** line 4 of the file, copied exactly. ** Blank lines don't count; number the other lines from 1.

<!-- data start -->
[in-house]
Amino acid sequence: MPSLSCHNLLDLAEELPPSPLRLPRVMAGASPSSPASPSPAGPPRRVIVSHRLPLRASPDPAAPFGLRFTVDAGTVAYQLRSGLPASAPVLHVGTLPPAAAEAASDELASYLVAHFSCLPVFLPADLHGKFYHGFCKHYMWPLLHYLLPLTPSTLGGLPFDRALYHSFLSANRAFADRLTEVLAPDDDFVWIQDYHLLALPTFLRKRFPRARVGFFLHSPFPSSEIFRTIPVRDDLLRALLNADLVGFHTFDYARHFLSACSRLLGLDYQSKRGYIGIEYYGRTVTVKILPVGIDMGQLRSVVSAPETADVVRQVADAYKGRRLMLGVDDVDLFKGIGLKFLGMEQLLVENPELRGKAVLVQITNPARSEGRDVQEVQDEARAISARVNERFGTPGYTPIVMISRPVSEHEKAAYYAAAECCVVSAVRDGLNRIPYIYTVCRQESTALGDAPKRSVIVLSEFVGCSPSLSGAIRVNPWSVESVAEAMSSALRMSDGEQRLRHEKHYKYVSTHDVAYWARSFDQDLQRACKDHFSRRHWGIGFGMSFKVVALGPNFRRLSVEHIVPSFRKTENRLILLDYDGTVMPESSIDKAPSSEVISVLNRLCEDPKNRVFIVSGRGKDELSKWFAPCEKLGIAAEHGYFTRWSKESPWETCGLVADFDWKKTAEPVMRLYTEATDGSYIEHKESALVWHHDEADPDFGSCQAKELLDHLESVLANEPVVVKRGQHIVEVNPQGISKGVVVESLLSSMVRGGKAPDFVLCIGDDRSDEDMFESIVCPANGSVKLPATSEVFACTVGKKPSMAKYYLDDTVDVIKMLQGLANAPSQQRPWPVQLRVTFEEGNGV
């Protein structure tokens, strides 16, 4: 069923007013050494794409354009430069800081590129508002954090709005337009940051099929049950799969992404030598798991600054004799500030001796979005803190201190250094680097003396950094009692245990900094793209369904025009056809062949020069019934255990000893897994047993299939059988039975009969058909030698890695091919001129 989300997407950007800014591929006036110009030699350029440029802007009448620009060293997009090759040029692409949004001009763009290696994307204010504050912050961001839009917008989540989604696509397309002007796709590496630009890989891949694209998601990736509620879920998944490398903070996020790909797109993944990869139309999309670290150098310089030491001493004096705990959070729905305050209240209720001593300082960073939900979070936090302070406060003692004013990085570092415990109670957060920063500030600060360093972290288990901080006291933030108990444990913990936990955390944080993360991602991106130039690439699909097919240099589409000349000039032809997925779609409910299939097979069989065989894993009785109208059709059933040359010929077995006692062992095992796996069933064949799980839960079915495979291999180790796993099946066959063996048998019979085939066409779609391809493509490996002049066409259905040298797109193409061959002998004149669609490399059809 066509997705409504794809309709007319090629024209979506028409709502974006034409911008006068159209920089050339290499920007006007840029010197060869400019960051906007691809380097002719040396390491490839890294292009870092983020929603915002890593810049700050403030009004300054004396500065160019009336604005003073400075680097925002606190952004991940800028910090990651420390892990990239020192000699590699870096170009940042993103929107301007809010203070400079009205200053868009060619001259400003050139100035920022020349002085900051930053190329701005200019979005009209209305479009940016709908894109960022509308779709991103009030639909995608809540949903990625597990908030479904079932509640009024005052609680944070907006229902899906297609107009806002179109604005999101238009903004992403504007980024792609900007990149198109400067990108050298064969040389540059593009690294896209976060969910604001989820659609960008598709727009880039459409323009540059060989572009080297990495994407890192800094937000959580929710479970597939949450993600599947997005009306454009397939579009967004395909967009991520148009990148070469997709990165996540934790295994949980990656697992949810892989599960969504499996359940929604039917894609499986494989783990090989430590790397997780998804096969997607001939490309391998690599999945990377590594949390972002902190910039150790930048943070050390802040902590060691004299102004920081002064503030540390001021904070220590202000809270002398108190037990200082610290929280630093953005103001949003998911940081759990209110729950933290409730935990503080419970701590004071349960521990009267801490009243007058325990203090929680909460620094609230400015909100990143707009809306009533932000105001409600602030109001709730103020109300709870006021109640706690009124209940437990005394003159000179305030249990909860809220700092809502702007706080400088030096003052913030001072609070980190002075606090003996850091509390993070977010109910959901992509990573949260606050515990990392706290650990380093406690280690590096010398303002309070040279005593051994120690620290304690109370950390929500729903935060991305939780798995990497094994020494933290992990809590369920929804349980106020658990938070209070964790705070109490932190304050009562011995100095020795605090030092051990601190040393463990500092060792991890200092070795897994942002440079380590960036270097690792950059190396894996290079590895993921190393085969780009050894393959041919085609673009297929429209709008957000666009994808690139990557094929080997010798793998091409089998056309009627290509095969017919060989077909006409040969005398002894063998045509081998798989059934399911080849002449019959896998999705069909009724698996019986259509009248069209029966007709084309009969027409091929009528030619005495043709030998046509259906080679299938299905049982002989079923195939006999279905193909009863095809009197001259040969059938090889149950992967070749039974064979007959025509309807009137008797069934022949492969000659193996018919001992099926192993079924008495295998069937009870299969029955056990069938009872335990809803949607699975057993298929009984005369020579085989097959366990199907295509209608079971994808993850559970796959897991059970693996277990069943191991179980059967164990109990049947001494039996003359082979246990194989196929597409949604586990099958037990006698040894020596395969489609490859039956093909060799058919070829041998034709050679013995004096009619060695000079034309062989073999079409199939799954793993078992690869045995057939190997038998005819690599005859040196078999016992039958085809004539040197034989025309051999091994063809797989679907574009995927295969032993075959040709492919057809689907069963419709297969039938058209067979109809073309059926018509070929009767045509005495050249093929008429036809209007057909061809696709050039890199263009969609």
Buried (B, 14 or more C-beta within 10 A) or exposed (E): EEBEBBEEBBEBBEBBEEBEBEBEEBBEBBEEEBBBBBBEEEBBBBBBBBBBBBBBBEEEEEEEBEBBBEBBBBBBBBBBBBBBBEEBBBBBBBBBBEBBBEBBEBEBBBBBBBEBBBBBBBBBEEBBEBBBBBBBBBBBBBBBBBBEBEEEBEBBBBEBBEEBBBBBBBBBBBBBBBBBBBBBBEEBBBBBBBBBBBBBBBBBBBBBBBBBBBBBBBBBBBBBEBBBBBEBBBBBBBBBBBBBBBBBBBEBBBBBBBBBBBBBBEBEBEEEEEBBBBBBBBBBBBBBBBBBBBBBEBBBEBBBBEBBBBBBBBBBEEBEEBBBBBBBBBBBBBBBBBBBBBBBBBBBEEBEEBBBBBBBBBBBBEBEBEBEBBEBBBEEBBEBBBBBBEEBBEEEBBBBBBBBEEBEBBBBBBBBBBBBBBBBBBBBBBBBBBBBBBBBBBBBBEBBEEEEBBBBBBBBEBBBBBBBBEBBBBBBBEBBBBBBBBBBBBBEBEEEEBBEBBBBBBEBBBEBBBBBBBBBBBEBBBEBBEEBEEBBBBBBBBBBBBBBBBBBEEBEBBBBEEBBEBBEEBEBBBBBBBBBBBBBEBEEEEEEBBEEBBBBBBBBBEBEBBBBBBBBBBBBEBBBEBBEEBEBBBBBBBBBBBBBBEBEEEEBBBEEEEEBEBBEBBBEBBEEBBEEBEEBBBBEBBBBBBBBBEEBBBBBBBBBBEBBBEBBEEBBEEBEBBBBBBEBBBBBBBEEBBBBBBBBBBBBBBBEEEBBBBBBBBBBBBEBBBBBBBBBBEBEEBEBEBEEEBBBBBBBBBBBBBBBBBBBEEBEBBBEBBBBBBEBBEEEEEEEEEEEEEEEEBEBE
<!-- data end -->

Buried (B, 14 or more C-beta within 10 A) or exposed (E): EEBEBBEEBBEBBEBBEEBEBEBEEBBEBBEEEBBBBBBEEEBBBBBBBBBBBBBBBEEEEEEEBEBBBEBBBBBBBBBBBBBBBEEBBBBBBBBBBEBBBEBBEBEBBBBBBBEBBBBBBBBBEEBBEBBBBBBBBBBBBBBBBBBEBEEEBEBBBBEBBEEBBBBBBBBBBBBBBBBBBBBBBEEBBBBBBBBBBBBBBBBBBBBBBBBBBBBBBBBBBBBBEBBBBBEBBBBBBBBBBBBBBBBBBBEBBBBBBBBBBBBBBEBEBEEEEEBBBBBBBBBBBBBBBBBBBBBBEBBBEBBBBEBBBBBBBBBBEEBEEBBBBBBBBBBBBBBBBBBBBBBBBBBBEEBEEBBBBBBBBBBBBEBEBEBEBBEBBBEEBBEBBBBBBEEBBEEEBBBBBBBBEEBEBBBBBBBBBBBBBBBBBBBBBBBBBBBBBBBBBBBBBEBBEEEEBBBBBBBBEBBBBBBBBEBBBBBBBEBBBBBBBBBBBBBEBEEEEBBEBBBBBBEBBBEBBBBBBBBBBBEBBBEBBEEBEEBBBBBBBBBBBBBBBBBBEEBEBBBBEEBBEBBEEBEBBBBBBBBBBBBBEBEEEEEEBBEEBBBBBBBBBEBEBBBBBBBBBBBBEBBBEBBEEBEBBBBBBBBBBBBBBEBEEEEBBBEEEEEBEBBEBBBEBBEEBBEEBEEBBBBEBBBBBBBBBEEBBBBBBBBBBEBBBEBBEEBBEEBEBBBBBBEBBBBBBBEEBBBBBBBBBBBBBBBEEEBBBBBBBBBBBBEBBBBBBBBBBEBEEBEBEBEEEBBBBBBBBBBBBBBBBBBBEEBEBBBEBBBBBBEBBEEEEEEEEEEEEEEEEBEBE